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Carlos Correa moved on from the Houston Astros after the 2021 season, but he has brought his winning ways to the Minnesota Twins
Before the 2015 season, the Houston Astros had played a total of 53 seasons. They only made the playoffs nine times and appeared in the World Series once. That appearance came in 2005 but they were quickly dispatched by the Chicago White Sox in a four-game sweep.
But since 2015, the Astros have made the playoffs six times and been to three World Series, winning their first and only World Series title in 2017. All six of those playoff appearances came with Carlos Correa being a huge anchor on the team.
The Astros hadn’t even finished above .500 since 2008, so when they had the first-overall pick in the 2012 Draft, they drafted Correa at the age of 17. He made his MLB debut three years later in June 2015 and they still were looking to reach .500 for the first time since 2008.
Correa ushered in the winningest period in Astros history but as with all good things, they must come to an end. While Houston is still the best team in the AL West, they are without Correa.
Instead, the Minnesota Twins shocked the baseball world this offseason when they signed Correa to a three-year deal for $105.3 million with an opt-out after each season.
Unlike Houston, Minnesota has not been successful in the playoffs in recent years. In fact, they have not won a playoff game since 2004 and have only won one playoff series since they won the World Series in 1991.
Correa has said that he wanted to bring the “championship culture” that Houston has had to the Twins. Thus far, he has been successful.
Carlos Correa is bringing a ‘championship culture’ to the Minnesota Twins
The Minnesota Twins were among the most disappointing teams in all of baseball in 2021, as they went 73-89 after they went 101-61 in 2019 and 36-24 in 2020. Carlos Correa has helped them become the best team in the American League Central.
Entering play on Monday, the Twins 41-33, two games ahead of the Cleveland Guardians and on pace for 90 wins.
While the Twins faced the Colorado Rockies this past weekend, FanSided caught up with Correa in an exclusive conversation about bringing that “championship culture” to the Twins and what it entails.
“It’s mindset, mentality, and having the right information,” said Correa, who has been known to dive into advanced stats, as Aaron Gleeman of The Athletic examined back in May. “I feel like with the coaching staff that we have and the people working in the front office and the veteran players in this clubhouse, I feel like we’re in a good spot right now. So we’re very happy. Now in June, where are we at as a team.” (First place in the division.)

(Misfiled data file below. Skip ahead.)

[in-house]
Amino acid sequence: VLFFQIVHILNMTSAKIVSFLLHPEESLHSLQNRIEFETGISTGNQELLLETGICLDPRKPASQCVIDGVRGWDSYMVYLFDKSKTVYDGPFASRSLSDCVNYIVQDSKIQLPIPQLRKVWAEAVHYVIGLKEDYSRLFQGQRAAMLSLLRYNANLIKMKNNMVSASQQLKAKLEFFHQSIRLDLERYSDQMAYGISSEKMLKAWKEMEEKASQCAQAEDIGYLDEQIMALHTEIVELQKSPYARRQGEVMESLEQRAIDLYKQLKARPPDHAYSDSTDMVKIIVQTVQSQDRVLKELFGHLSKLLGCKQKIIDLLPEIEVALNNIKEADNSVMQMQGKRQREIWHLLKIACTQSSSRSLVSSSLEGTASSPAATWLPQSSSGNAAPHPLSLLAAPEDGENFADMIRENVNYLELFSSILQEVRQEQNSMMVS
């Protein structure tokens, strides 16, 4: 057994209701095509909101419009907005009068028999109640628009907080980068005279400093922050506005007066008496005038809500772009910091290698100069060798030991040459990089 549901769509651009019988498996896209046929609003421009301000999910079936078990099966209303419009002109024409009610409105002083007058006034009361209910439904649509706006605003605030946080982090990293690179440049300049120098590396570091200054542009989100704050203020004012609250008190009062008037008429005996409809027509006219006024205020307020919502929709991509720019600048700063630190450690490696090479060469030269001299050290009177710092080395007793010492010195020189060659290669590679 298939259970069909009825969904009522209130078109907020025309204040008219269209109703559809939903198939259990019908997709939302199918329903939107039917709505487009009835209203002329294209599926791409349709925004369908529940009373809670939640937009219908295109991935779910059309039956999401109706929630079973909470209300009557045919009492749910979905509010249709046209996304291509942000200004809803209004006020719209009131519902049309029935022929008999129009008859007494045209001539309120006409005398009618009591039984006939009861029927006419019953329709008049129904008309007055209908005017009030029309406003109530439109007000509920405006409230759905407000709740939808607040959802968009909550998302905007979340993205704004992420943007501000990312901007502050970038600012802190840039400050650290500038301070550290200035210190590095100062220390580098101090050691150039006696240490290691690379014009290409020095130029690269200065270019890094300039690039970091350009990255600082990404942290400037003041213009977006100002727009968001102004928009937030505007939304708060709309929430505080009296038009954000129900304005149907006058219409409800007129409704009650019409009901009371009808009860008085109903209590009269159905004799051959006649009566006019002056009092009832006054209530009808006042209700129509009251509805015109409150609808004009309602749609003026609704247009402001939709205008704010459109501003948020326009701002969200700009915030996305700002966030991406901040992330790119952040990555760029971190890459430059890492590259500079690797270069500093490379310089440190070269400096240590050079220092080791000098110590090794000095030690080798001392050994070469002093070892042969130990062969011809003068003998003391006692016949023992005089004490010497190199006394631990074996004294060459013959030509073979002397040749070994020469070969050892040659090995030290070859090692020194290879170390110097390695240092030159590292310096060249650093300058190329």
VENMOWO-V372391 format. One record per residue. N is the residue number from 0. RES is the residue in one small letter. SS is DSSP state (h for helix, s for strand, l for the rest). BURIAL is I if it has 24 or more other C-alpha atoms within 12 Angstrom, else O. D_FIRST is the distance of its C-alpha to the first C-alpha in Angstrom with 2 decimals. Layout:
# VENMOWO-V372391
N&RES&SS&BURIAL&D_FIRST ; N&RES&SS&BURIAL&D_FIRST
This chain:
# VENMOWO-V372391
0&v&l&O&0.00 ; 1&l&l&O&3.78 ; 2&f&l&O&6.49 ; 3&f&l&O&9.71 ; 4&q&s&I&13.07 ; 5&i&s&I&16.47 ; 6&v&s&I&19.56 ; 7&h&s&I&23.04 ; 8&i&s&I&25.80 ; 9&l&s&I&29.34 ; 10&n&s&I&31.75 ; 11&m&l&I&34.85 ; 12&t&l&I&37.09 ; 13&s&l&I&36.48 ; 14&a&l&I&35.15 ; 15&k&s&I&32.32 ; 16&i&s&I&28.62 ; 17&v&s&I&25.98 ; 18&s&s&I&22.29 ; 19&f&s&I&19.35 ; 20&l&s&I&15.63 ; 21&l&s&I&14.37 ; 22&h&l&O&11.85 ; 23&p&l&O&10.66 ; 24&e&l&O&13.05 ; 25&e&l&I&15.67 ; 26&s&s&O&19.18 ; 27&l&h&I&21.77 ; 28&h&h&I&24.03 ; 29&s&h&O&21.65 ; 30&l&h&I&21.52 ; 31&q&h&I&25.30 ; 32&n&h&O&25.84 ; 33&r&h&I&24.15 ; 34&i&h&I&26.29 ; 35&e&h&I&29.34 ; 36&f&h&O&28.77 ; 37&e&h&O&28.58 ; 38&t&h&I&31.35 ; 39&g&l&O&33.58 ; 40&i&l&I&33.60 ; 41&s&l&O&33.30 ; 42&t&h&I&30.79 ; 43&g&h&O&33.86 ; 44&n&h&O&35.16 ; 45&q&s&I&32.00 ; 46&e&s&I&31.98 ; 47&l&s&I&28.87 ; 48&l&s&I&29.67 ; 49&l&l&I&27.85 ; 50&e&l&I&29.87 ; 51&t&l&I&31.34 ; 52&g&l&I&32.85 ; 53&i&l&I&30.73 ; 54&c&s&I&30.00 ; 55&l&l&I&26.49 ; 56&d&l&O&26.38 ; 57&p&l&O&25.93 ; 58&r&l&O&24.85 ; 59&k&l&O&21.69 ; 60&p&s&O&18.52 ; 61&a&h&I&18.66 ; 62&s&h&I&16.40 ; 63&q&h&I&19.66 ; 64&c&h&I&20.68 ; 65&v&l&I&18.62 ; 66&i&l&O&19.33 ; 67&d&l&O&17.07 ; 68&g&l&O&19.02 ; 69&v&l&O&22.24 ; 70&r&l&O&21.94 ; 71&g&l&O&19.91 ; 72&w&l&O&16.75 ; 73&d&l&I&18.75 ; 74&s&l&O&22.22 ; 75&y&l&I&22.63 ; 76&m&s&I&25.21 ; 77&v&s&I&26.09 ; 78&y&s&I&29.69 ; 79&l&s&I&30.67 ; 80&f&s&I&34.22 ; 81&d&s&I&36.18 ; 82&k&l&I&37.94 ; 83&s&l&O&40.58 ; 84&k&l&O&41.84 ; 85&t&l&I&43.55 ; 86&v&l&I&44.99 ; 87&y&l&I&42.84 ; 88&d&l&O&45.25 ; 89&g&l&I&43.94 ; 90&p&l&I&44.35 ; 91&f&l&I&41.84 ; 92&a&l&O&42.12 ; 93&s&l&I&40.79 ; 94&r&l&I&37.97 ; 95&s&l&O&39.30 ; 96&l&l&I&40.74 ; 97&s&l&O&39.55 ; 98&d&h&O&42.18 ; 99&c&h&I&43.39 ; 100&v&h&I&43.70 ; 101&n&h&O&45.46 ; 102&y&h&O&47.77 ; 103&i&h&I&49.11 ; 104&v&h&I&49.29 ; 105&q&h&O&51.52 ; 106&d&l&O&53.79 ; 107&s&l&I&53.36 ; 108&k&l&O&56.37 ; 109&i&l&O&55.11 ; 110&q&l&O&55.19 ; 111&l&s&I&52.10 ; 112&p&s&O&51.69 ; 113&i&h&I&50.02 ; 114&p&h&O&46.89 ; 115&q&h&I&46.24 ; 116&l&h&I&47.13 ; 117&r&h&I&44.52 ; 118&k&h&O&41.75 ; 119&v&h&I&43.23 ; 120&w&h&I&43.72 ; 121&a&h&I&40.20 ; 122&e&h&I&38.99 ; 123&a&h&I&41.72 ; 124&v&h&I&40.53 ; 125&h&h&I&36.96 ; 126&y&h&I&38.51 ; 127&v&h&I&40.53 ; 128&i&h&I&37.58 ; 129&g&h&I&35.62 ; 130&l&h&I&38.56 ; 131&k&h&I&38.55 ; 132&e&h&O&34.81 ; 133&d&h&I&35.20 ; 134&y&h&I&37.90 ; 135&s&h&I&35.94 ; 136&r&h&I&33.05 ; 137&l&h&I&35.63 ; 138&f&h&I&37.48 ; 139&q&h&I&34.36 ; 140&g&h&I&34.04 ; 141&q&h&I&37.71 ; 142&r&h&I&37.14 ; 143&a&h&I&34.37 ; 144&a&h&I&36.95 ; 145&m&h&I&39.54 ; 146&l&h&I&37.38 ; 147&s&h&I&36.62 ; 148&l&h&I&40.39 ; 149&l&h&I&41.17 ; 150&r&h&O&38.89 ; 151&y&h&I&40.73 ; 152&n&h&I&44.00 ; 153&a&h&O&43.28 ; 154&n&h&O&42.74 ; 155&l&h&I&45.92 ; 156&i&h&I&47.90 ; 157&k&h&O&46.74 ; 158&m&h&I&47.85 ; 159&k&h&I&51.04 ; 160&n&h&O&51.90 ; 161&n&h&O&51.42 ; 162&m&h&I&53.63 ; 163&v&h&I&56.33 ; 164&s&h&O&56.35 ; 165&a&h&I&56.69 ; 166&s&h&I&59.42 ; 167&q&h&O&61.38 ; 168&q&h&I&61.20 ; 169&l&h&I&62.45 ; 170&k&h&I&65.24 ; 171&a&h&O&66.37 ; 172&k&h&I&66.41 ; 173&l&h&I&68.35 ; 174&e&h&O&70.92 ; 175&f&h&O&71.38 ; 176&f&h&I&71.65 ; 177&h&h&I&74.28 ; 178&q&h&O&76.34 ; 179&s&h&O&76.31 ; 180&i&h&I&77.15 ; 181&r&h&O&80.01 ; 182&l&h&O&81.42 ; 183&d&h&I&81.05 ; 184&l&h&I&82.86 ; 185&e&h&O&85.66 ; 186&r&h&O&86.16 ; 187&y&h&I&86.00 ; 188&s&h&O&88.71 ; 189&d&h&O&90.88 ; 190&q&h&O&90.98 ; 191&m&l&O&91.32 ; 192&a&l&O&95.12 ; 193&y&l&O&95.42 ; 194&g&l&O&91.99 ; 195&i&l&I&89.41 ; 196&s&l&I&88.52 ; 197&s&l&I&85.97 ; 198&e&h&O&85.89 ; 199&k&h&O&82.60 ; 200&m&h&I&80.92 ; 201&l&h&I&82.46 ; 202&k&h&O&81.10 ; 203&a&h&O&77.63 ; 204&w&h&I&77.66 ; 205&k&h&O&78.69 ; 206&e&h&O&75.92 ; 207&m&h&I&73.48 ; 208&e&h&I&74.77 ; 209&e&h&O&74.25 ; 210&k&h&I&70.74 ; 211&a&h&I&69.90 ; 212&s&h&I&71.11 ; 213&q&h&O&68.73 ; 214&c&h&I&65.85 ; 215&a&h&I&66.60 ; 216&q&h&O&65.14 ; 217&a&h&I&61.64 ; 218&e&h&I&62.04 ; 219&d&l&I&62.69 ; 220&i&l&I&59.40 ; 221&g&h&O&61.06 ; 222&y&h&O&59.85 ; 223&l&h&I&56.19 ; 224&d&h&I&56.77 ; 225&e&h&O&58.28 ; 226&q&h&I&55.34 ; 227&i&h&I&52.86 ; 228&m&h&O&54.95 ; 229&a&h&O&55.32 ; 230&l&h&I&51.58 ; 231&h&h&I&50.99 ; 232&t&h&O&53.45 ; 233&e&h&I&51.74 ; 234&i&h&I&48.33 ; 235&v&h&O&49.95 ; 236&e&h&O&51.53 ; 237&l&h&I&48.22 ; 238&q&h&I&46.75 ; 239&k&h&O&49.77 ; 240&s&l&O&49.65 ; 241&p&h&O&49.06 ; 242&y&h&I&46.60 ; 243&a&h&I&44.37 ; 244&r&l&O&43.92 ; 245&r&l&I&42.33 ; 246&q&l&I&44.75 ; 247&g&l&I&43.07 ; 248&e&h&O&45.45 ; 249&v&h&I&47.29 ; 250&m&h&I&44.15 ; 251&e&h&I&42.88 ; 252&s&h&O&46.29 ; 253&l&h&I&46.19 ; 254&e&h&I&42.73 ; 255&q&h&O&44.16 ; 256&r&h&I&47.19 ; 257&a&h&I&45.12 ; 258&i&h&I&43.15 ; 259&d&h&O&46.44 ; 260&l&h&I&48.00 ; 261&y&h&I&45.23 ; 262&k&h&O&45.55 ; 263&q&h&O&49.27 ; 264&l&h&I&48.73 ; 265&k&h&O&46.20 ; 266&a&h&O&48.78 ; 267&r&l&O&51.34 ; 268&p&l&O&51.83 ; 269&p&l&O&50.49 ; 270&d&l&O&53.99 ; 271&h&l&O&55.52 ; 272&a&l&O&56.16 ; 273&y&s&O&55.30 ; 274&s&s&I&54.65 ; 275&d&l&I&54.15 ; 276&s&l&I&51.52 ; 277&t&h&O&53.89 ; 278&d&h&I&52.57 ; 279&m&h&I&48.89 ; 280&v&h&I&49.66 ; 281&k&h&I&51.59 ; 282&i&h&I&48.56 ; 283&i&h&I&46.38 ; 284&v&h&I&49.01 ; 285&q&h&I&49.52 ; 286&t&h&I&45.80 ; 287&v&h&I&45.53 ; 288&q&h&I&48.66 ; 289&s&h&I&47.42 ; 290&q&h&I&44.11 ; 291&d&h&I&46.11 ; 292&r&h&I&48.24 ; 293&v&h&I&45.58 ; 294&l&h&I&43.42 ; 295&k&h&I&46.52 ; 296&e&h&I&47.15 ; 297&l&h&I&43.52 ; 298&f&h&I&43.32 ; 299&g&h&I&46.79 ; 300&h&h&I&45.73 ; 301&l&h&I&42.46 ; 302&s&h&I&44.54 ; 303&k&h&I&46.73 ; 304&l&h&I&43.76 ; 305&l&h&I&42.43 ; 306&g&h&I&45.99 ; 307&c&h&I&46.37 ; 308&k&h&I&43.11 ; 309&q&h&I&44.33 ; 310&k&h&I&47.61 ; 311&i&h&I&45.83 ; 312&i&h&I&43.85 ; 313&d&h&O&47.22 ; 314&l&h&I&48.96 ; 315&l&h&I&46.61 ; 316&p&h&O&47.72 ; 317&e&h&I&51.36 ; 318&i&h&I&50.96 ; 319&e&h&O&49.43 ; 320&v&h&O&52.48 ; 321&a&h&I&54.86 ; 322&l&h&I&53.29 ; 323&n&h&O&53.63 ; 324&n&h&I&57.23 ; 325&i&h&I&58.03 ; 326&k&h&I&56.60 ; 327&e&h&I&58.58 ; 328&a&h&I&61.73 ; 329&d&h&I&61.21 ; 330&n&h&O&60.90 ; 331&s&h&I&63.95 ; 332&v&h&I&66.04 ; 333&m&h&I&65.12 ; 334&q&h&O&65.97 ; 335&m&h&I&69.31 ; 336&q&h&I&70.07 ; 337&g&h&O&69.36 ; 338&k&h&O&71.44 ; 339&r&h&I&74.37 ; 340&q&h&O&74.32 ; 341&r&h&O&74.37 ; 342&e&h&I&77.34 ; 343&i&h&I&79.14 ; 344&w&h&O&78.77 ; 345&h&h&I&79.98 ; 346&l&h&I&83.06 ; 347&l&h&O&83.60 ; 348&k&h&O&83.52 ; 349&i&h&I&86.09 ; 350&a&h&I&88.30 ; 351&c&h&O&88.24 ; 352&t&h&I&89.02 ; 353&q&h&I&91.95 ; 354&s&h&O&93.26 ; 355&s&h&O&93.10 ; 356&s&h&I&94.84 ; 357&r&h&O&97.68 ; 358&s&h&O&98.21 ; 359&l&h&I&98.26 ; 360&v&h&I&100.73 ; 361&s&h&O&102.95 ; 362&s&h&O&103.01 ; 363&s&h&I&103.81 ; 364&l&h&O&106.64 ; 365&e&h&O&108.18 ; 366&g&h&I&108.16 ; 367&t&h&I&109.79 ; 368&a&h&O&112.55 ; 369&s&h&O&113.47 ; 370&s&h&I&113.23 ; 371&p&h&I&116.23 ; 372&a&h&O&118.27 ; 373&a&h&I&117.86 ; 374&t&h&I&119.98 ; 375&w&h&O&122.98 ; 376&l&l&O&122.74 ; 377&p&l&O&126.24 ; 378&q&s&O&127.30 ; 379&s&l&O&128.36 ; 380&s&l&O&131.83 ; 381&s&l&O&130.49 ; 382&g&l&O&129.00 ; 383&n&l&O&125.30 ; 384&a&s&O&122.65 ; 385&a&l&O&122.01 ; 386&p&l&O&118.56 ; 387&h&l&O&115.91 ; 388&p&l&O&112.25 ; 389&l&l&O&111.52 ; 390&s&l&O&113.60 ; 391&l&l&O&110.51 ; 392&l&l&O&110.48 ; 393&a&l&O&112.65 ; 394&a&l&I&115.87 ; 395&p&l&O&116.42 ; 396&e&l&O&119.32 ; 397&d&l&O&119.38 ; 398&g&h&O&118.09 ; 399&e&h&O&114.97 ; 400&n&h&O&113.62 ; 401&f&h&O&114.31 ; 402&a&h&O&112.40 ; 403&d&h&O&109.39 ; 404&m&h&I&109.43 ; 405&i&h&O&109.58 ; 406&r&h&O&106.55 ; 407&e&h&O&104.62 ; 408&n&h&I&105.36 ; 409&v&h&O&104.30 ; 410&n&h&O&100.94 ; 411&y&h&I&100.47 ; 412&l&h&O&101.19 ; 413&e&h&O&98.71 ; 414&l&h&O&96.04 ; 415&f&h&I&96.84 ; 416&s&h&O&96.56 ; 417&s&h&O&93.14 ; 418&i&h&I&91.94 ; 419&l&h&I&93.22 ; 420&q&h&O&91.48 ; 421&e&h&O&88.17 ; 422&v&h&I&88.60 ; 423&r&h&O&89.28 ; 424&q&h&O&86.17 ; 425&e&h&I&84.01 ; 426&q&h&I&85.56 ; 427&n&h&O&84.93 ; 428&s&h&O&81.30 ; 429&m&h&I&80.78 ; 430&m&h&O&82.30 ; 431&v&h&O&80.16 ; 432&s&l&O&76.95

His teammates have noticed his winning mindset as well.
“(Correa) handles himself extremely well,” Devin Smeltzer told FanSided. “He puts in his work, he does his routine, he prepares himself better than anybody. He’s not loud and vocal and flashy with his leadership, which I think is a good thing. He handles things very well. He’ll call mound visits if things are speeding up. I’ve never been a part of a team where there’s a leader on the team who will come in and talk to you in the dugout from a position player standpoint.
“He’s the type of guy that when he’s hitting 1.000 or .000, you really can’t tell the difference. He carries himself the same way, his effort is there every day.”
Smeltzer also compared his leadership skills to his former teammate, Nelson Cruz, despite Cruz being 14 years older.
“He’s pretty similar to Nelson,” Smeltzer said. “The veteran status of Nelson was obviously much different, much older, but he was a great leader as well on how he carried himself and prepared and lead by example versus the flashy, loud type of leader.
“But when it comes to the winning culture that (Correa is) trying to build, he’s the kind of leader that’s going to pull you up the ladder versus suppress you, there’s no pressure with his leadership either. It’s just kind of a magnetic force that you have to follow along with.”
Fellow starting pitcher Chris Archer echoed a similar sentiment.
“(Correa) has been huge,” Archer said. “All of us holding each other accountable and expressing what it takes to win daily, he’s done a great job with that.”
As the Twins have seen throughout the last 20 years, though, winning in the regular season and winning in the postseason are two different things but, perhaps, Correa will be able to guide them to a postseason series win or maybe even their first World Series title in more than 30 years.